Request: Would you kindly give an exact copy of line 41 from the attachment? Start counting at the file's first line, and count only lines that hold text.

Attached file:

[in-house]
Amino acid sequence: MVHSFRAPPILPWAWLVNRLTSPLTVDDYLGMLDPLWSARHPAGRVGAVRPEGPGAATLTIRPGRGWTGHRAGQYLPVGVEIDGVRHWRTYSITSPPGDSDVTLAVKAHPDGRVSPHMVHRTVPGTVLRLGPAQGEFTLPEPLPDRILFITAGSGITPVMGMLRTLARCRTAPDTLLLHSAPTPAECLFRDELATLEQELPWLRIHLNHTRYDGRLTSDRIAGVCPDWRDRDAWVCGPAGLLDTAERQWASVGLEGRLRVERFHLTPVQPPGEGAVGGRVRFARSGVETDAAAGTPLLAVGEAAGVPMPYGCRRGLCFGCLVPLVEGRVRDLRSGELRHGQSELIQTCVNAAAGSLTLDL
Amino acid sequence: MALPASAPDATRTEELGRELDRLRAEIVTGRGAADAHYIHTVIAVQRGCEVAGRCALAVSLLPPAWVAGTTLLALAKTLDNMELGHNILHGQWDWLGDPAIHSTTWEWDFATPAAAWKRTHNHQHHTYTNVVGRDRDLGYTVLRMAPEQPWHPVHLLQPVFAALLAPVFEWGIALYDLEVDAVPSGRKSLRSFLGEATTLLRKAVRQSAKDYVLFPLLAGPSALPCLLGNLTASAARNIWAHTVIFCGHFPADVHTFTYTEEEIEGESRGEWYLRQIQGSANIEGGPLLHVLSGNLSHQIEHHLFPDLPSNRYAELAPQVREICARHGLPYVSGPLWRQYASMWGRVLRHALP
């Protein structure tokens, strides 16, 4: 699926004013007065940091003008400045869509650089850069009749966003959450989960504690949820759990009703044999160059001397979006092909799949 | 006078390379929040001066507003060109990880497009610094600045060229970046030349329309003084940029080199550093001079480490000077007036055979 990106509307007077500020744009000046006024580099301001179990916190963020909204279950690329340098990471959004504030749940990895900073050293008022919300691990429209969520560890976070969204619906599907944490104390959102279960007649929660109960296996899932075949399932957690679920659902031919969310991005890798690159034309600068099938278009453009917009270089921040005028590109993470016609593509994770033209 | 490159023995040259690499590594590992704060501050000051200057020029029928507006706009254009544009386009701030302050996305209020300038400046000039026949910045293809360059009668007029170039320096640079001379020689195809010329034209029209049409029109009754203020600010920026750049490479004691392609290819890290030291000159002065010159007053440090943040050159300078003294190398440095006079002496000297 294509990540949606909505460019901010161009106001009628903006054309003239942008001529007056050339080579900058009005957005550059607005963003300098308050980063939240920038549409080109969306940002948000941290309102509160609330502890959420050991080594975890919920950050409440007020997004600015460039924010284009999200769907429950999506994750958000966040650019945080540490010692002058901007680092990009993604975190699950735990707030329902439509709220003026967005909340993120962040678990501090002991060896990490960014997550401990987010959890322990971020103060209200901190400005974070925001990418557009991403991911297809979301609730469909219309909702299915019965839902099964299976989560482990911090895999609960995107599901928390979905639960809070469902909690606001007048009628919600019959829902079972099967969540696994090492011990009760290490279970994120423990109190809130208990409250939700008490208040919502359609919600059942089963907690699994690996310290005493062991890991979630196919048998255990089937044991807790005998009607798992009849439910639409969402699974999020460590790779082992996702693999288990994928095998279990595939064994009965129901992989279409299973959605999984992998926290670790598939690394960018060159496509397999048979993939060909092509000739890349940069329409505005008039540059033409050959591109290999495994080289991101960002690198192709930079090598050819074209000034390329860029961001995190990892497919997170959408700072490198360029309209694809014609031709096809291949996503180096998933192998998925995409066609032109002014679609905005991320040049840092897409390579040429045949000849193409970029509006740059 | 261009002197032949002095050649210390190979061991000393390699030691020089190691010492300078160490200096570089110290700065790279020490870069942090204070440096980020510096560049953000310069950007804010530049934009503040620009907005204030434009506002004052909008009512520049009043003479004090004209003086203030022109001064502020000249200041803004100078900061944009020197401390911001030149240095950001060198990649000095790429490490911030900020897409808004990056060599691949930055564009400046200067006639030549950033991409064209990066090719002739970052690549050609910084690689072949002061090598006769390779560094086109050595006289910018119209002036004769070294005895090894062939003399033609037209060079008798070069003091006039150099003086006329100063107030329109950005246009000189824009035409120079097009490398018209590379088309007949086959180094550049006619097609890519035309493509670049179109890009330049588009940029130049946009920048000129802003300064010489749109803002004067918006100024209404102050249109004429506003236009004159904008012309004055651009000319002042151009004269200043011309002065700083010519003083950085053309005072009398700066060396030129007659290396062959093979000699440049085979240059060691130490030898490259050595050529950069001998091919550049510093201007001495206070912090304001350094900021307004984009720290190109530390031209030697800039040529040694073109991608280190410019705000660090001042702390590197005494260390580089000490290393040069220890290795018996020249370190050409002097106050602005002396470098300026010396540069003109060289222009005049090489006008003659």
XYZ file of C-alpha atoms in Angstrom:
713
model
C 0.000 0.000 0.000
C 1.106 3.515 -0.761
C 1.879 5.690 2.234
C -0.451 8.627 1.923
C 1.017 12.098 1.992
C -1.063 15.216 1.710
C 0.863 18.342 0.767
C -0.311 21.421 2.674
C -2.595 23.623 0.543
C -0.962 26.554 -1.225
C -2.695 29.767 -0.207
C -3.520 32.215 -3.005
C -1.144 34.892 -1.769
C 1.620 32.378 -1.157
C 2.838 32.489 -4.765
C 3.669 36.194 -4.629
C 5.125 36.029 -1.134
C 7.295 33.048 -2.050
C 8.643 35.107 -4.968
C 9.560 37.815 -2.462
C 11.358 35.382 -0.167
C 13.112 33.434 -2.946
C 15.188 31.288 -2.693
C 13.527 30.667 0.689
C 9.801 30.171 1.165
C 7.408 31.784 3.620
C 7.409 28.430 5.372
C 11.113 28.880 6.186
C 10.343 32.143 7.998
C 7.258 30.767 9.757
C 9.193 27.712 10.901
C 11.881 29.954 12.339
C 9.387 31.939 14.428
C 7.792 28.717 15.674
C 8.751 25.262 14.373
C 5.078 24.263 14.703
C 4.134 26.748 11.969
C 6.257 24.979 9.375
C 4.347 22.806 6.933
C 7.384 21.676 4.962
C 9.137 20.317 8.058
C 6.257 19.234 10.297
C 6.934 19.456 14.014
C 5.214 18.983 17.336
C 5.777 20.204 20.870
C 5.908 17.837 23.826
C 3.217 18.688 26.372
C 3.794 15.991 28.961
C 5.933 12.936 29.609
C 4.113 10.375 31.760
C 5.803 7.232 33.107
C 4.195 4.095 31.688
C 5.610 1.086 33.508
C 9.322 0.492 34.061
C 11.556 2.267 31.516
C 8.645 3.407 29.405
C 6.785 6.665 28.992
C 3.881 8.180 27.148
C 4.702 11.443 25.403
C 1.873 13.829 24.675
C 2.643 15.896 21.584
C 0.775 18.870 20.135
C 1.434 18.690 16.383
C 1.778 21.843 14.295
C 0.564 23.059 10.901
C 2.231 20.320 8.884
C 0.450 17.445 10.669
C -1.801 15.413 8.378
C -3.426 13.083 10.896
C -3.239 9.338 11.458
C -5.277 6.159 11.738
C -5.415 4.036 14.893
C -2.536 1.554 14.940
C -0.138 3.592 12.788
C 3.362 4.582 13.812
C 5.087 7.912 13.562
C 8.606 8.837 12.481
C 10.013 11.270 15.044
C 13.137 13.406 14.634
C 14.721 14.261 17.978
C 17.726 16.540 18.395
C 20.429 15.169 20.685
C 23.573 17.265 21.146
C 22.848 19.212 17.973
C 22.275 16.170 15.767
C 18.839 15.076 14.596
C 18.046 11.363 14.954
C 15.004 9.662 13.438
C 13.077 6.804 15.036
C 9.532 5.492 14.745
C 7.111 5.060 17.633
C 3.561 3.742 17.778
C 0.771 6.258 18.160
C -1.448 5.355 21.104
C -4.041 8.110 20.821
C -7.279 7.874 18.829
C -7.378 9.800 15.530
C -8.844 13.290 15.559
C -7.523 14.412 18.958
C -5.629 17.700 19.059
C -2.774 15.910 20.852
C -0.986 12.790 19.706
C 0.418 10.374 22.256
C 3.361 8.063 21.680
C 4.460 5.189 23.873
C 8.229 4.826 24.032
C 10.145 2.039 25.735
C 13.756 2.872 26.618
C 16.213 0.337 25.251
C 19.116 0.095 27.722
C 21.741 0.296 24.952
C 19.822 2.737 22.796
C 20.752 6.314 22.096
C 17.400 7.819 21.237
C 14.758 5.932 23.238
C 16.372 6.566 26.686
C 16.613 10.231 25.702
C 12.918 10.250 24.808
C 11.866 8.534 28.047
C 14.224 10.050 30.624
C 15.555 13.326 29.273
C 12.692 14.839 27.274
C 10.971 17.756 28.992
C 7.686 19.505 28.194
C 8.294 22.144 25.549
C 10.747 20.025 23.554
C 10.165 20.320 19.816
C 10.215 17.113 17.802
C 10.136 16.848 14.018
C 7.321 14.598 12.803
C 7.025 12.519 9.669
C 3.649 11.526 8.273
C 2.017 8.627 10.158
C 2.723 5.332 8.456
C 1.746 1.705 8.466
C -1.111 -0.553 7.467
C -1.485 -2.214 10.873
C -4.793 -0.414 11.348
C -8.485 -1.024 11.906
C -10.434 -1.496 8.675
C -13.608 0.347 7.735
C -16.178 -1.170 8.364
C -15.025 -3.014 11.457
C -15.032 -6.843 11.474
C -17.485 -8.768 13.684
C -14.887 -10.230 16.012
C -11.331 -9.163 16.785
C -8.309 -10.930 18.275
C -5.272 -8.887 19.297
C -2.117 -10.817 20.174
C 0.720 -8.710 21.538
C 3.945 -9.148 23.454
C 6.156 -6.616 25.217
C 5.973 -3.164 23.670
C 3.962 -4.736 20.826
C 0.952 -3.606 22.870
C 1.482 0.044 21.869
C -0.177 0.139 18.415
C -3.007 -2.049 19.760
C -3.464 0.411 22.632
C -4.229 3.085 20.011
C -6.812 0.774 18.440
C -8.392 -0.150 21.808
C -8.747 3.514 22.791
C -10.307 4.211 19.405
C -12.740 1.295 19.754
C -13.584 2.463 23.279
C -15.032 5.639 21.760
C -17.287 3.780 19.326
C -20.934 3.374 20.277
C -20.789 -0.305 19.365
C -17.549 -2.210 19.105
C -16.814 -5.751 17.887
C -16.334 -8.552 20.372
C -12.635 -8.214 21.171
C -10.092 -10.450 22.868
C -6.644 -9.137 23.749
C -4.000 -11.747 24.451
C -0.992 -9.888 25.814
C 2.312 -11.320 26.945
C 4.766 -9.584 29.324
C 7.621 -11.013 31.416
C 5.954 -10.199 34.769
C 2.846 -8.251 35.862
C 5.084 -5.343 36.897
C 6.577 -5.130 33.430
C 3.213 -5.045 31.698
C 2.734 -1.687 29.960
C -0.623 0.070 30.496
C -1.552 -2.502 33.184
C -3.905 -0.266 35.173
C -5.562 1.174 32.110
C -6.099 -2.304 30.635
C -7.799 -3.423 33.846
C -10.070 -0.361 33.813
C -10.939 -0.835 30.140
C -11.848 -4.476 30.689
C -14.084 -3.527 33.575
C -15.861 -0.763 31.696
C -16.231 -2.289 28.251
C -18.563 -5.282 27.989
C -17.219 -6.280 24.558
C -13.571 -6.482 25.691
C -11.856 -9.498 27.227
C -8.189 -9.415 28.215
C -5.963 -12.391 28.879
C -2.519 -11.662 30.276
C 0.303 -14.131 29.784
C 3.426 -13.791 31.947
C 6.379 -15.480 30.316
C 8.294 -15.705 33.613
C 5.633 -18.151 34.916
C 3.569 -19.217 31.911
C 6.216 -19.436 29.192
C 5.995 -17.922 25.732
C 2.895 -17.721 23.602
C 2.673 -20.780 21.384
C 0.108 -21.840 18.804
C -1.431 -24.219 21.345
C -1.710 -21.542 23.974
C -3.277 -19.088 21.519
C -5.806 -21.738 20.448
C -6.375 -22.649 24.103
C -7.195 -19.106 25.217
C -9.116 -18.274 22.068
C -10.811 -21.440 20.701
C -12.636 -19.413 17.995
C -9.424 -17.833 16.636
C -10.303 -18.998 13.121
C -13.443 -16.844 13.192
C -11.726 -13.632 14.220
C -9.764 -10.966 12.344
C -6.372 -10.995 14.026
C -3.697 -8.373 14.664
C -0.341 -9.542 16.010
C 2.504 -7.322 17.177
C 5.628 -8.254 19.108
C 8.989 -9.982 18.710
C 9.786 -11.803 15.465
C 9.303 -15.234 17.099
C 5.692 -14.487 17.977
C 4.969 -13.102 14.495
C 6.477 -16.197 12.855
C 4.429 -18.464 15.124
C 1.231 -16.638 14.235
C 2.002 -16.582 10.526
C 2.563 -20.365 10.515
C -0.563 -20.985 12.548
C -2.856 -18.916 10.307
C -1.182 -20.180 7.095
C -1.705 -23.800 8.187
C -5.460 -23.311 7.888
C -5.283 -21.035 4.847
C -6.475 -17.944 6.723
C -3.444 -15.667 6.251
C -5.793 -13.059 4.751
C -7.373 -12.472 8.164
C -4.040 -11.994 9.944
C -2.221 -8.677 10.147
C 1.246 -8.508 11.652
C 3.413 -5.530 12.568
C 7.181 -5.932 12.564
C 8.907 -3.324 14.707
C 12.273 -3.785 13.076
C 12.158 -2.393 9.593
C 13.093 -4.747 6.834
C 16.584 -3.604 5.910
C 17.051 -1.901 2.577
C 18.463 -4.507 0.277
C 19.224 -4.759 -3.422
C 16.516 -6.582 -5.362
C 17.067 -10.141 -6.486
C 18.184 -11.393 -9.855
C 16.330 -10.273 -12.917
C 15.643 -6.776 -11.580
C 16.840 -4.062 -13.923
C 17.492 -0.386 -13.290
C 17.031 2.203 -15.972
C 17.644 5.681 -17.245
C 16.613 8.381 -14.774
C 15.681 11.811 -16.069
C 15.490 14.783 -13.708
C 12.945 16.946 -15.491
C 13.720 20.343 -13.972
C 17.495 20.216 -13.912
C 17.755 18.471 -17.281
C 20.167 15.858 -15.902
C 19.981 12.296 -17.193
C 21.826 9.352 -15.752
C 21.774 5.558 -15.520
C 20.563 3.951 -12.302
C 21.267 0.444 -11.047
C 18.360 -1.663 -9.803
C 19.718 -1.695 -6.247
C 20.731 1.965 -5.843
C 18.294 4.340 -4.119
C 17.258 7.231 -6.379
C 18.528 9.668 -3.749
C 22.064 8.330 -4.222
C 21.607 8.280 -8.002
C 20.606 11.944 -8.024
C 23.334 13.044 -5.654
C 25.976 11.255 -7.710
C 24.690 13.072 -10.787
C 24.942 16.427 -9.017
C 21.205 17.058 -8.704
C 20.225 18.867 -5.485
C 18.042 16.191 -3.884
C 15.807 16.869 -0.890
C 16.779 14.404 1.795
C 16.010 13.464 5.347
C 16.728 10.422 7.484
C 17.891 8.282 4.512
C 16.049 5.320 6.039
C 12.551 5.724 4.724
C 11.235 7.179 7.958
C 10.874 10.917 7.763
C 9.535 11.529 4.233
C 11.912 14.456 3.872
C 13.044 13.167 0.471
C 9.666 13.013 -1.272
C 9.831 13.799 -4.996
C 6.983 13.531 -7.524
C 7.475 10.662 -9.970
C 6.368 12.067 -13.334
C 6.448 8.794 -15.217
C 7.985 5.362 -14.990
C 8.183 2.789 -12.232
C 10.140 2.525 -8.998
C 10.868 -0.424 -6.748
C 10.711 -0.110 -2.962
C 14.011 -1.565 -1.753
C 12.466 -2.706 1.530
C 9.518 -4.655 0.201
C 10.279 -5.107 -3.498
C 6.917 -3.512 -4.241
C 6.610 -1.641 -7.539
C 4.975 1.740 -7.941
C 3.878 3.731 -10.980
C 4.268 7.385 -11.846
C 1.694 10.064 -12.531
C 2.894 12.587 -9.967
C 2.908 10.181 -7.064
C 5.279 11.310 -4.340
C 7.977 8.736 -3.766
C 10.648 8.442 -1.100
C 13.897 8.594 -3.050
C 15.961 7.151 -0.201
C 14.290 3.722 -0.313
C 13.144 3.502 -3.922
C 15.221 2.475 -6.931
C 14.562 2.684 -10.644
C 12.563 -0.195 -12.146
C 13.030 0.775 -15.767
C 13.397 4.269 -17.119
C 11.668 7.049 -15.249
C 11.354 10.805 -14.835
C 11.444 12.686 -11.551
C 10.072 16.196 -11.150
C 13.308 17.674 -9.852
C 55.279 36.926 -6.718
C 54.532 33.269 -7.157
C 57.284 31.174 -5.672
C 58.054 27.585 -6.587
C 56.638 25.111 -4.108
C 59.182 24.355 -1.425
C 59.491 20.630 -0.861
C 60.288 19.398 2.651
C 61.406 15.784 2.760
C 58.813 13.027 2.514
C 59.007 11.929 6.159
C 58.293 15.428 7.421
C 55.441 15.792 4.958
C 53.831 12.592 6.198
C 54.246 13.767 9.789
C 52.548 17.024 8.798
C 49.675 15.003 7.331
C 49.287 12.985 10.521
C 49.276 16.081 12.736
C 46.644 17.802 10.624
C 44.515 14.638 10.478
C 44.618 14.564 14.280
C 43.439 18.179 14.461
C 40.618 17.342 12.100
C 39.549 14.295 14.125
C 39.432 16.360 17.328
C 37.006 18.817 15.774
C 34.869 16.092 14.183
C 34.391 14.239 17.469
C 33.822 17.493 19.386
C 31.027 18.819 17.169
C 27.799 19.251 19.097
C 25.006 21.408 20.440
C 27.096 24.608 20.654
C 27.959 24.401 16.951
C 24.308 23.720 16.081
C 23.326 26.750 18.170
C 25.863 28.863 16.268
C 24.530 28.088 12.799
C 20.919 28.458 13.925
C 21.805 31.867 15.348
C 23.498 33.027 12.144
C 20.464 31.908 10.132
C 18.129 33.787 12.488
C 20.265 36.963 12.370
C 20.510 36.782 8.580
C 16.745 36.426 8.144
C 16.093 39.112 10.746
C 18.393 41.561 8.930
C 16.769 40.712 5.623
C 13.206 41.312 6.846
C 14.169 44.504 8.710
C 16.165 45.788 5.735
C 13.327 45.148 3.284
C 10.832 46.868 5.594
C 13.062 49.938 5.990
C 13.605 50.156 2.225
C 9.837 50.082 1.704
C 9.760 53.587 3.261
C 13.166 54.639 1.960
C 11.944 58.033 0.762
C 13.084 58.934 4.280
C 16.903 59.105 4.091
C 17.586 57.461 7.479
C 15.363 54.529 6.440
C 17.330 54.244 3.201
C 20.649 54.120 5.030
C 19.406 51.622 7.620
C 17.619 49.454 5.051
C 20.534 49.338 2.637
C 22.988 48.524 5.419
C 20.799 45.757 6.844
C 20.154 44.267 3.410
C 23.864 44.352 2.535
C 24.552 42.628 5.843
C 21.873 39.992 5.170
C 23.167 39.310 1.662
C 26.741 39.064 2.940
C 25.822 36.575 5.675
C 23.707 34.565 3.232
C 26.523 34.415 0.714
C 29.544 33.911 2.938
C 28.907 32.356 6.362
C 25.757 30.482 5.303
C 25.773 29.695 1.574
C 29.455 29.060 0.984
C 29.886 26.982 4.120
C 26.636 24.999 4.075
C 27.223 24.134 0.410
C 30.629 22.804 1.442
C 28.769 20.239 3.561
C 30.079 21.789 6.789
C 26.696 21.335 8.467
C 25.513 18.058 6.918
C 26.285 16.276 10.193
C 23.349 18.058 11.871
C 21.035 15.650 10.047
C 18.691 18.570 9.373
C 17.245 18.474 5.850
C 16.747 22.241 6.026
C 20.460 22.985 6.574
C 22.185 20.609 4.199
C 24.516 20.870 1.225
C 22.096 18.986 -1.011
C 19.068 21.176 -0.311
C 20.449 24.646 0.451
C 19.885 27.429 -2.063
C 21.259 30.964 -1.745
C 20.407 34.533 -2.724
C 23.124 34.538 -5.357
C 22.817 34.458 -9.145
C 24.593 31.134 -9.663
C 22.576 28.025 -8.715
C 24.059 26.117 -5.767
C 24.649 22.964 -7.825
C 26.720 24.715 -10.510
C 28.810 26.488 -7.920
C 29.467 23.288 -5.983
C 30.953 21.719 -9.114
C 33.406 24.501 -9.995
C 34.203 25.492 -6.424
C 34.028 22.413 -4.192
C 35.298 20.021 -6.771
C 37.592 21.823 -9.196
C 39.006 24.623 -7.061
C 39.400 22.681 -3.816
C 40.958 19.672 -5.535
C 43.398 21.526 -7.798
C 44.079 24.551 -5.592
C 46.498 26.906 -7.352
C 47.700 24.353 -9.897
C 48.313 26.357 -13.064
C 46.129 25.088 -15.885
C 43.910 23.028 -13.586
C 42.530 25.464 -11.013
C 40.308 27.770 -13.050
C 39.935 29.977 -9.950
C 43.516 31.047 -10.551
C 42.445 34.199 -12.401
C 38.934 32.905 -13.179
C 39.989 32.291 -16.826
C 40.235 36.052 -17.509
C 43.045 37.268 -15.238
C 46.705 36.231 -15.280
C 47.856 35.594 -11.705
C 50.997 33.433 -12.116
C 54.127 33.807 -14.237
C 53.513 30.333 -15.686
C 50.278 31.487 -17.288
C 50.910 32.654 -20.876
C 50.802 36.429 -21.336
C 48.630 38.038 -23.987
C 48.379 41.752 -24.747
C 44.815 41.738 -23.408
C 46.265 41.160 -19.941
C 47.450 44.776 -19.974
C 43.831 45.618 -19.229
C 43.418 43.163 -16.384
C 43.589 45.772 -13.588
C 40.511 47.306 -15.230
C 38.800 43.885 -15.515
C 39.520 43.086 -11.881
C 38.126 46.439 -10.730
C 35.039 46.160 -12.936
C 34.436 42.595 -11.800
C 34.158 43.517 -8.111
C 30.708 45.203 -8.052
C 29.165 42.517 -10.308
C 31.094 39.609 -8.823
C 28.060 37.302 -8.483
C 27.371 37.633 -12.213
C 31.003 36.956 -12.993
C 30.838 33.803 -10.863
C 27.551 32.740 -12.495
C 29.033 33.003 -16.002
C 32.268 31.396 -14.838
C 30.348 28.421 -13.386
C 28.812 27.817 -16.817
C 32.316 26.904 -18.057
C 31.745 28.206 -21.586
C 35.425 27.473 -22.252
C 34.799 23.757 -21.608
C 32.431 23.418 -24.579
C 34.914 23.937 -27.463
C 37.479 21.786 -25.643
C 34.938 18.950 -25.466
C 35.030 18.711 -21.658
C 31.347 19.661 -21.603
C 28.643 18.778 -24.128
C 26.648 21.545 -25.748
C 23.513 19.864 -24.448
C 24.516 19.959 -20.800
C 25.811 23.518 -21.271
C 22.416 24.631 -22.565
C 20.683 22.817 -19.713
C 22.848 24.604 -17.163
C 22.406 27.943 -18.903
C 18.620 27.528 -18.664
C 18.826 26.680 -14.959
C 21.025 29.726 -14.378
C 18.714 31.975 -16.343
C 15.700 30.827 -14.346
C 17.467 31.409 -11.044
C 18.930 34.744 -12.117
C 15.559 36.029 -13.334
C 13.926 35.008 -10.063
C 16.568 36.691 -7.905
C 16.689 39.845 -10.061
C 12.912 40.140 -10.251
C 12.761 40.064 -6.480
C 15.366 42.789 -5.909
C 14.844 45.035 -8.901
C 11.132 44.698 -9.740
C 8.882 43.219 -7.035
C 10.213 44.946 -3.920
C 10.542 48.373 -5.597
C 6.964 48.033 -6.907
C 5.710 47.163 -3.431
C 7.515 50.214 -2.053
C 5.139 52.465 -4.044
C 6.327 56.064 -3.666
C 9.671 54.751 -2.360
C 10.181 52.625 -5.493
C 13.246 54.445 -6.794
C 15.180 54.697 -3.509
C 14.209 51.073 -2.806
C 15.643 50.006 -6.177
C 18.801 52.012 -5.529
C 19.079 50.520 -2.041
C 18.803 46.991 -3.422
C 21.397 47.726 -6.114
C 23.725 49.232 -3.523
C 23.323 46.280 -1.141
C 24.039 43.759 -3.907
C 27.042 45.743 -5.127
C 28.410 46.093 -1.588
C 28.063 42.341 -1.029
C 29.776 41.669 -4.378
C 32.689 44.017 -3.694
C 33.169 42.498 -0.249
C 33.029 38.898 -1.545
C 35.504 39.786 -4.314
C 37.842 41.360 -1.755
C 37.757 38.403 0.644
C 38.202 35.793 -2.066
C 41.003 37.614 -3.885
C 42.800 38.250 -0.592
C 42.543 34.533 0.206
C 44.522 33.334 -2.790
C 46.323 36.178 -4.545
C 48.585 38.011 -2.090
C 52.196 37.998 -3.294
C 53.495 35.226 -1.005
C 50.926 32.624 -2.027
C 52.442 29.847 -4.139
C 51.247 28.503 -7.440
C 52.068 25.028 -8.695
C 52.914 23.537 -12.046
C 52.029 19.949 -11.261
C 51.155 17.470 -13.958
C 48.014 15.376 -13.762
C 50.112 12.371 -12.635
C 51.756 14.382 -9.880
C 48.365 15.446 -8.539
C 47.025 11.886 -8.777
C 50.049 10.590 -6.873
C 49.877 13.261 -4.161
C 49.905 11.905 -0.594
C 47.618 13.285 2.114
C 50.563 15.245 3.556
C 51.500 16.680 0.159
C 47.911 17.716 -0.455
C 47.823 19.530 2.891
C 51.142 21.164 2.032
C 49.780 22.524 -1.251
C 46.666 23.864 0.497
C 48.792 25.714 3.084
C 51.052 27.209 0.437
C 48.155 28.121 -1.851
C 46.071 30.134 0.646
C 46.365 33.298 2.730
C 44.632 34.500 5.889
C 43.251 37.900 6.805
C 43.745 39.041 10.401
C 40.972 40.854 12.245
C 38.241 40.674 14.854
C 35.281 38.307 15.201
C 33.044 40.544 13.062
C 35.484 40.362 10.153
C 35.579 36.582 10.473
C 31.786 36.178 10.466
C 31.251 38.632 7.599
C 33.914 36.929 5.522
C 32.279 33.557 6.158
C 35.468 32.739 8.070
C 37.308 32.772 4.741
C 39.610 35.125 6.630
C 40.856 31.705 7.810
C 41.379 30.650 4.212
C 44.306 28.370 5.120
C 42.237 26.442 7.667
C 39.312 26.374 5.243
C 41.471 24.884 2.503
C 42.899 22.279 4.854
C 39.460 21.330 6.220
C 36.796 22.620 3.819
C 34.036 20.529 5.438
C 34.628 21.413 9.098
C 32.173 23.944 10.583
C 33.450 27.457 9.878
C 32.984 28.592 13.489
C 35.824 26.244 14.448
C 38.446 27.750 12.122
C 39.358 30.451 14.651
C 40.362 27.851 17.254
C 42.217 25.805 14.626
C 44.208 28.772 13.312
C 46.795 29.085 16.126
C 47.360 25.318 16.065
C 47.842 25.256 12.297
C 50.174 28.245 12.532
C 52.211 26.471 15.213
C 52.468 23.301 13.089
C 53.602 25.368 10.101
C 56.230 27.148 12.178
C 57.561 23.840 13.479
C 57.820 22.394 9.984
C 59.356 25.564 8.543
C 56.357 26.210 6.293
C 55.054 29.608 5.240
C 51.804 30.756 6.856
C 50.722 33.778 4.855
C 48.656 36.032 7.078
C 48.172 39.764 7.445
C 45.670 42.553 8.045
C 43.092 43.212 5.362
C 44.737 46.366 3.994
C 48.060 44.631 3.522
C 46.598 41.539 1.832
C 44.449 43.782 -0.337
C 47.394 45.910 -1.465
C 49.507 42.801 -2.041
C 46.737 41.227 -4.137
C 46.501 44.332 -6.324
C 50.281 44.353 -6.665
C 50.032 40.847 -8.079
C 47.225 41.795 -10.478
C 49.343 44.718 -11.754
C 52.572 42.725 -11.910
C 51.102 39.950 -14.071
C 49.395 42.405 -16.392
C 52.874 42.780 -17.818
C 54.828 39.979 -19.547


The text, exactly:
C 7.792 28.717 15.674